I have some concerns. My previous position had a pretty flexible schedule, which allowed me to work on freelance jobs during the week. I was not under a non-compete there, and they knew about my side business. In the last few months, I had even negotiated a new deal with them that in lieu of a raise (which I had been deserving for years), I wanted to work from home more often, and be able to take on more freelance work since things were so slow there. They agreed to my request, and that’s how things had been going for the last few months. It was agreed that they would be my first priority, but if one of my freelance jobs did not conflict with my duties there it was not a problem for me to work on it. The new position, however, would be a more traditional M-F 9-5 job. They also know about my side business and don’t care about it as long as I don’t do video work for another dealership. But, I am worried that if I take the job I will no longer be able to run my freelance company. All of the clients that I have worked so hard to obtain would have to go elsewhere for much of what I have been doing for them. The new job would also involve a lot of graphic design for print ads and a lot of web site content updating. Video is only about 1/3 of what I would be doing there. I have always considered myself a video guy. I am worried that I might not be happy there. I had always planned that the day I lost my full-time job would be the day I jumped into freelancing full time. My heart is saying to be self-employed and run my own shop full-time. My head is saying I’d be an idiot to pass on a well-paying full-time job in a bad economy. I would be making significantly more money at the new full-time job than what I was making in my old full-time job.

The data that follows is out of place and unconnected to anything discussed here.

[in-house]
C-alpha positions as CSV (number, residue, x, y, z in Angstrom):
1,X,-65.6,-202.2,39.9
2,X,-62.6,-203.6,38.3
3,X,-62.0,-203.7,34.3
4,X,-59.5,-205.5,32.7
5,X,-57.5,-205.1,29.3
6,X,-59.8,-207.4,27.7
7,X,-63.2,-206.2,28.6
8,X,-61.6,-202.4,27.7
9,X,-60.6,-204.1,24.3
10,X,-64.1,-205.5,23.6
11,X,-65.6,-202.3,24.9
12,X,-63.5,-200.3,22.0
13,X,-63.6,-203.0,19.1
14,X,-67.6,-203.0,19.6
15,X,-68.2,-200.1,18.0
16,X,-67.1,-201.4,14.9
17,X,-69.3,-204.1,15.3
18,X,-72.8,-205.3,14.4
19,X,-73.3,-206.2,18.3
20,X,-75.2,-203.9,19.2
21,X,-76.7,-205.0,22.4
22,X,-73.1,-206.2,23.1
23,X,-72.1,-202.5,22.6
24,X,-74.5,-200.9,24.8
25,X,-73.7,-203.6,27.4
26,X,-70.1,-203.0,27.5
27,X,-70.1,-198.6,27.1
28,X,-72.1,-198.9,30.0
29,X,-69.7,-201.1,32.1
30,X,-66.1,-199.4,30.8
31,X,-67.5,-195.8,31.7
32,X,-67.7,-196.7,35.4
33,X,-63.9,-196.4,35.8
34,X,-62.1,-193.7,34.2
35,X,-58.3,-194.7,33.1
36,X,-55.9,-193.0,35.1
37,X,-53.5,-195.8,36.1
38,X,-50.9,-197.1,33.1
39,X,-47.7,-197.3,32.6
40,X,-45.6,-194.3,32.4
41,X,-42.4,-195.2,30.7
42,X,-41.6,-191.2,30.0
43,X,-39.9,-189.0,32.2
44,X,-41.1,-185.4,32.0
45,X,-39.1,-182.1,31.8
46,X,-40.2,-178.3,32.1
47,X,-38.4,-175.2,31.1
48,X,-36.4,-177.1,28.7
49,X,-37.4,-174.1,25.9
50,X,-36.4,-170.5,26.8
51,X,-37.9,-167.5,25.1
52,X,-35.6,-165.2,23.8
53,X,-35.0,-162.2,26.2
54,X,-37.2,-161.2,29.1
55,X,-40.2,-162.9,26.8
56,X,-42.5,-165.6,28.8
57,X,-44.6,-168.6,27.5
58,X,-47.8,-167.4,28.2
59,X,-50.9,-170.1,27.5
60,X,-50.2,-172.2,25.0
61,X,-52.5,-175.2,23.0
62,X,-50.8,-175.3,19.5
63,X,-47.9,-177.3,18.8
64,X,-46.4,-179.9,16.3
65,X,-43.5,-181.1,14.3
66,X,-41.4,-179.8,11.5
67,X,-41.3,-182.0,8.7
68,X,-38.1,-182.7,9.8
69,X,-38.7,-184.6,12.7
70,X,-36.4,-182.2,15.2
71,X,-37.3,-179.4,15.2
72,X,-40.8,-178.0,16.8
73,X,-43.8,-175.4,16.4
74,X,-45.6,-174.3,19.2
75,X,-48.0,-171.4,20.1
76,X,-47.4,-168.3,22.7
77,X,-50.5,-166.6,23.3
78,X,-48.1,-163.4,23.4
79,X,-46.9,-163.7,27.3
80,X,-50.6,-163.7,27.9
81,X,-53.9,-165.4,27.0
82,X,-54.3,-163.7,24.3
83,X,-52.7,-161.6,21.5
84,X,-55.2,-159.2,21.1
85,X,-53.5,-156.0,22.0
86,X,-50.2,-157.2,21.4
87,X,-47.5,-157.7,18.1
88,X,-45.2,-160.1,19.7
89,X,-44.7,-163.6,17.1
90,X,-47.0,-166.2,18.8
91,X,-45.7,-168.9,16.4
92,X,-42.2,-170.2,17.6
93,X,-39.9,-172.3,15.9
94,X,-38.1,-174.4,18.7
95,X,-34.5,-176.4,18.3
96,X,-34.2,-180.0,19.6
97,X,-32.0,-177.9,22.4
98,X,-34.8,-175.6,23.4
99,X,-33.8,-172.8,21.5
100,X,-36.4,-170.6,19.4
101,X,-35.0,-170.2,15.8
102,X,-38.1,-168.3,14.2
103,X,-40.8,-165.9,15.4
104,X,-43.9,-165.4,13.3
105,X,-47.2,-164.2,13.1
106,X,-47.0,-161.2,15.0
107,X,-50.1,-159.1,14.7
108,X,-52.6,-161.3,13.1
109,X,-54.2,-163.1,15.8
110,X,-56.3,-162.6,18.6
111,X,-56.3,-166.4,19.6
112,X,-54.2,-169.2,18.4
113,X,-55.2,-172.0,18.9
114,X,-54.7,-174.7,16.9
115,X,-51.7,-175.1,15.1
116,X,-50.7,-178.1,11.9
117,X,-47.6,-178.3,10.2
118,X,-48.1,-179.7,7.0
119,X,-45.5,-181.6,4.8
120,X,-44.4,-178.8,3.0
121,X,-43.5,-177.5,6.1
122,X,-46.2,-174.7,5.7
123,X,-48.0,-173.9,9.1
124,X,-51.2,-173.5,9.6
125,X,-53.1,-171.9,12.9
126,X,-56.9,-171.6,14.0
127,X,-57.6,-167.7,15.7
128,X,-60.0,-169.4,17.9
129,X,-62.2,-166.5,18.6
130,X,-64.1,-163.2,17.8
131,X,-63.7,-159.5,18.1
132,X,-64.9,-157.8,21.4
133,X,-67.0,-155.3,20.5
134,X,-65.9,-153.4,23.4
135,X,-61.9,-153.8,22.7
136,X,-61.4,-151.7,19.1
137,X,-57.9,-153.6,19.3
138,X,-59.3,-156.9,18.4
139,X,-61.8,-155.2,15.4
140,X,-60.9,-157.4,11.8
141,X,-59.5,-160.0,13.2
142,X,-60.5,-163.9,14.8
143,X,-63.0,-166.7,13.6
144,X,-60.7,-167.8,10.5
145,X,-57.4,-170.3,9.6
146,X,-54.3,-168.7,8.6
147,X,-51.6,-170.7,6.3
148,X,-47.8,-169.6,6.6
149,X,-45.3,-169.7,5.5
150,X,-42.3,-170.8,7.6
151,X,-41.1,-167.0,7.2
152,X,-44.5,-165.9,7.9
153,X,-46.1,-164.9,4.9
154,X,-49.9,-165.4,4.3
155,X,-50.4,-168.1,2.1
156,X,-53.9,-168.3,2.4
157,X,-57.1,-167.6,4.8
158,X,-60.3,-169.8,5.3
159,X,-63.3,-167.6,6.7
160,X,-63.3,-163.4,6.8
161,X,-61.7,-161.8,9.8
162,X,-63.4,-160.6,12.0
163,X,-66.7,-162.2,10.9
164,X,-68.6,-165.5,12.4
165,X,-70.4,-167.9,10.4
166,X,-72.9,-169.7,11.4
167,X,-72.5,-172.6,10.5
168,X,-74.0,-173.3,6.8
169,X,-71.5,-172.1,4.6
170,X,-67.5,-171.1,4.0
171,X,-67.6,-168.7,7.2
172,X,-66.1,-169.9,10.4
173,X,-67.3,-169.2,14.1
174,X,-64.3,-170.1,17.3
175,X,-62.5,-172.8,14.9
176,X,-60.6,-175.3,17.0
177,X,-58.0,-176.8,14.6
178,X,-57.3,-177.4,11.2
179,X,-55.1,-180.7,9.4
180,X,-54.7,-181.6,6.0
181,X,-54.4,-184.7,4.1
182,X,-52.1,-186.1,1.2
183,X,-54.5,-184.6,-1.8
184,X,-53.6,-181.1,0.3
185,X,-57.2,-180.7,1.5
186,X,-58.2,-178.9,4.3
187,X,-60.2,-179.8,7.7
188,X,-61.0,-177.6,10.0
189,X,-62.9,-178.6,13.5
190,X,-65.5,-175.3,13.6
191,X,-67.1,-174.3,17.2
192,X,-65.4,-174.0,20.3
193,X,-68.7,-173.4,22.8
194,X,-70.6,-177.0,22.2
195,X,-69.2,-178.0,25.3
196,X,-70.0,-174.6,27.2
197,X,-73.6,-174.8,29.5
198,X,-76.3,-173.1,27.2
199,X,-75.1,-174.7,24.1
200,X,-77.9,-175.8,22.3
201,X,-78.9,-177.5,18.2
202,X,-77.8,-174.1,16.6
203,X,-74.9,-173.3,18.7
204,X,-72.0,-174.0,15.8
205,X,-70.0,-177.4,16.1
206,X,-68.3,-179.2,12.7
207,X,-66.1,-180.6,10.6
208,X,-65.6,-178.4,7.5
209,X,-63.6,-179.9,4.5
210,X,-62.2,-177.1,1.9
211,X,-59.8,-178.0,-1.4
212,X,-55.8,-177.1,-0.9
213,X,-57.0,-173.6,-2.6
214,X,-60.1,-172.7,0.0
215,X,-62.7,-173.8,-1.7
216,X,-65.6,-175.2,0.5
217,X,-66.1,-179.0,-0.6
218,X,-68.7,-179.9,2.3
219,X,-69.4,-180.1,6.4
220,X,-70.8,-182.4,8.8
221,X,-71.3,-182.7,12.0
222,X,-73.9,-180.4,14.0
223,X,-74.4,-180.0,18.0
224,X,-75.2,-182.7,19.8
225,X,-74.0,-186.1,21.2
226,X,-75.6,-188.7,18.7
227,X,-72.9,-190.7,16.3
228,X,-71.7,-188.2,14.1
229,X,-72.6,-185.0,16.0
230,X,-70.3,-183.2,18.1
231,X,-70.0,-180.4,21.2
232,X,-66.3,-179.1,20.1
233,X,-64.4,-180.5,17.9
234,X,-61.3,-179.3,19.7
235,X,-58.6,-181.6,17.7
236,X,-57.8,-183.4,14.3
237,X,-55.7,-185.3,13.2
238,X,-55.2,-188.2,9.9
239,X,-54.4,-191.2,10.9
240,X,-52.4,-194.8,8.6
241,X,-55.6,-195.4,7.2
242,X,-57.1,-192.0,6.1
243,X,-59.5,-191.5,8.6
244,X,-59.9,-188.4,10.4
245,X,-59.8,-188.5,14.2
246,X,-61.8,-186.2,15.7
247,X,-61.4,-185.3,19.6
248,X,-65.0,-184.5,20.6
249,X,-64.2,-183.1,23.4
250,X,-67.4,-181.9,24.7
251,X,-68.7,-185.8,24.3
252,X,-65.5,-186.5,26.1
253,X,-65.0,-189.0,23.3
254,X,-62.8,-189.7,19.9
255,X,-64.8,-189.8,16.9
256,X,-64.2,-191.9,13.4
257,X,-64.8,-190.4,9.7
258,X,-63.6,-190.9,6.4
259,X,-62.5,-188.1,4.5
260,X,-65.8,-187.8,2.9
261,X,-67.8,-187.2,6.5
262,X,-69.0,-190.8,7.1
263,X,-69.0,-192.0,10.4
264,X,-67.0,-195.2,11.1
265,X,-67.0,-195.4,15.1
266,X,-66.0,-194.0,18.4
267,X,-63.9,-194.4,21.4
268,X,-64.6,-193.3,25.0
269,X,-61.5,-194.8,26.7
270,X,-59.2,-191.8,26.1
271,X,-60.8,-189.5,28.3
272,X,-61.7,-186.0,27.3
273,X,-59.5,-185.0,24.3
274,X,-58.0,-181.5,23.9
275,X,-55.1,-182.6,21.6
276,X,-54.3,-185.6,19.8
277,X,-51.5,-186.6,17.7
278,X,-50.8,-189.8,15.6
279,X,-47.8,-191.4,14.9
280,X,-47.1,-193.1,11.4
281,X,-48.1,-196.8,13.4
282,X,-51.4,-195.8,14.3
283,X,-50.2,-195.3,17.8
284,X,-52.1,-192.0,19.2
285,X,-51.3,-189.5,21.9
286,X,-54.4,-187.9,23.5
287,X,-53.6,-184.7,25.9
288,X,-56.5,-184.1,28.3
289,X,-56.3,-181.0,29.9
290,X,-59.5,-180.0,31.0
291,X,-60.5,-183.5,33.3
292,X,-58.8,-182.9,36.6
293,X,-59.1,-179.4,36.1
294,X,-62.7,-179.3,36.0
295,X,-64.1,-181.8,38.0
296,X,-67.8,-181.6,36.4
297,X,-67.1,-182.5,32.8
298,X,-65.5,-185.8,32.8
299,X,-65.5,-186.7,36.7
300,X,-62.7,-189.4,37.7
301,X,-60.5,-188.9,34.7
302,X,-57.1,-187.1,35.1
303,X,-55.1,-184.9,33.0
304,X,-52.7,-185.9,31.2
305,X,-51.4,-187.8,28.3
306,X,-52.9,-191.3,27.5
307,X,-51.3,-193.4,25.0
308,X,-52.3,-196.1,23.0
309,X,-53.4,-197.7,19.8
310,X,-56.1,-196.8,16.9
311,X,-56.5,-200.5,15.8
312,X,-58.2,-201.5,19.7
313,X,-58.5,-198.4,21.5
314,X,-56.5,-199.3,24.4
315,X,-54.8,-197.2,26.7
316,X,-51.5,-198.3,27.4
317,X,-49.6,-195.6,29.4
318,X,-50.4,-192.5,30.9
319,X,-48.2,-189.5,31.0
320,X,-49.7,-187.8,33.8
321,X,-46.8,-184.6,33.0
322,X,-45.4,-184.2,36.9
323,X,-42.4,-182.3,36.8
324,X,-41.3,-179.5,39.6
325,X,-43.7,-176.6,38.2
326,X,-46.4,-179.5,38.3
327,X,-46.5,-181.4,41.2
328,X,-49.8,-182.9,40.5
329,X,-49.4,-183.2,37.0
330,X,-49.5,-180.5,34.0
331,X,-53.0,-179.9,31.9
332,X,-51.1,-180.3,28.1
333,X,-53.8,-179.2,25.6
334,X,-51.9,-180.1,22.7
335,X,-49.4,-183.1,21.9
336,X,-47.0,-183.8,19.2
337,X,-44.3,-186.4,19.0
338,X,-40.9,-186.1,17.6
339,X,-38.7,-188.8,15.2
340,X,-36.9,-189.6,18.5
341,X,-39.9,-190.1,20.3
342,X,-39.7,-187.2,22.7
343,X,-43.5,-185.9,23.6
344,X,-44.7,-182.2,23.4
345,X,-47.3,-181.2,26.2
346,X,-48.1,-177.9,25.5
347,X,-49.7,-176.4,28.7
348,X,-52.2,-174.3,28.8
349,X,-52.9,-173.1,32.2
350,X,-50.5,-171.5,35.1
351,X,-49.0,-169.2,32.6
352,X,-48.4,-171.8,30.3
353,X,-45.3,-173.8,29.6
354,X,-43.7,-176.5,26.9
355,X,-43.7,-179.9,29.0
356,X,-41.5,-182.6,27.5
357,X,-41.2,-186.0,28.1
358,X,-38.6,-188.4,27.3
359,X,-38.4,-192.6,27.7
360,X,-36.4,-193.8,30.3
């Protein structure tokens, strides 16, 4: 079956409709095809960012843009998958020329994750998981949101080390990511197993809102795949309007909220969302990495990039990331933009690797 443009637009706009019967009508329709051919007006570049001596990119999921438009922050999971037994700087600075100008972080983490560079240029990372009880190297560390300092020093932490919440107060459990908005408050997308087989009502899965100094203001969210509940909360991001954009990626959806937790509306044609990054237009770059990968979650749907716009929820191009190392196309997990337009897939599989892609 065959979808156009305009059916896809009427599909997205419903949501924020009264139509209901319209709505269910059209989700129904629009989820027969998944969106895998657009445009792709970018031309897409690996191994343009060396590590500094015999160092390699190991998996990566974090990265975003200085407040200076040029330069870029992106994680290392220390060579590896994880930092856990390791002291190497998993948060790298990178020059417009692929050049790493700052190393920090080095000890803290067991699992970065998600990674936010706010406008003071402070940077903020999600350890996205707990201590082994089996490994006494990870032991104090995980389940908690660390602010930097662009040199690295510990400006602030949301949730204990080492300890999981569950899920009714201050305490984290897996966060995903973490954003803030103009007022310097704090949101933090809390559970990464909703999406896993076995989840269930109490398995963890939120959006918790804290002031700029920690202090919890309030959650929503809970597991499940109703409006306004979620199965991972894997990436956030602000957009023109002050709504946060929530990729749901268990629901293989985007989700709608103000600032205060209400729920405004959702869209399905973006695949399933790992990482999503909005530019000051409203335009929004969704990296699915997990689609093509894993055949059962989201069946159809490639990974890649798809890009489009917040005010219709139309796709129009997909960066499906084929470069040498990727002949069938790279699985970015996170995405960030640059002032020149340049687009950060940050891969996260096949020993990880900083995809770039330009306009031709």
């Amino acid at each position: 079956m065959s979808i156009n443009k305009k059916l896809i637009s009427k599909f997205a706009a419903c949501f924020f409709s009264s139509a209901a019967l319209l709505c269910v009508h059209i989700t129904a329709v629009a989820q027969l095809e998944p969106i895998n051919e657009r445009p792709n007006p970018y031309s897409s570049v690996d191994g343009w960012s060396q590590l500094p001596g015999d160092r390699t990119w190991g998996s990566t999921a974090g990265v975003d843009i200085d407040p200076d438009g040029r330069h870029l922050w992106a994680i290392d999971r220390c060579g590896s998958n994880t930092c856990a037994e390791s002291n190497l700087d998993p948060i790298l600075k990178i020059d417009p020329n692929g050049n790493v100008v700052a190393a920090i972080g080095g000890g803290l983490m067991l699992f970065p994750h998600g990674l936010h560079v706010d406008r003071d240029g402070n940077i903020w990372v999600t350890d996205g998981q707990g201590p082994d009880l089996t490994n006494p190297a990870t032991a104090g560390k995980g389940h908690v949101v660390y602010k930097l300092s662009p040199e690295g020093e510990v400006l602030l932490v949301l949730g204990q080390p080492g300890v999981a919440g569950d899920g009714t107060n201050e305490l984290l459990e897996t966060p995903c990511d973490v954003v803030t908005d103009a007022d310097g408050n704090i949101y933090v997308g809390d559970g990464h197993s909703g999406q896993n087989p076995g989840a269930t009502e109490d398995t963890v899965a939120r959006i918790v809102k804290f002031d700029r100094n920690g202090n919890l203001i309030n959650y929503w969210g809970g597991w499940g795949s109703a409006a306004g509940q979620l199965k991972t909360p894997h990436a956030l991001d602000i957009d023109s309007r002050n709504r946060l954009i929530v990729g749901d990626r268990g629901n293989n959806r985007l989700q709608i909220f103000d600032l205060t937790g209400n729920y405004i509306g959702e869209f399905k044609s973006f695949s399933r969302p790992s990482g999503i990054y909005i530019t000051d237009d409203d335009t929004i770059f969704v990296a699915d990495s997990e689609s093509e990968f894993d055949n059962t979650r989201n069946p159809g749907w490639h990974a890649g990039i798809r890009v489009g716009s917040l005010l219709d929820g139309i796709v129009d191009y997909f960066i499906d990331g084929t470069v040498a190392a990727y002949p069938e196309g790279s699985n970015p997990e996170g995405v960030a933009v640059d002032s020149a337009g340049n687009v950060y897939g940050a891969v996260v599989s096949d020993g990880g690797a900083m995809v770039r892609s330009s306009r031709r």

What would you guys do if you were me?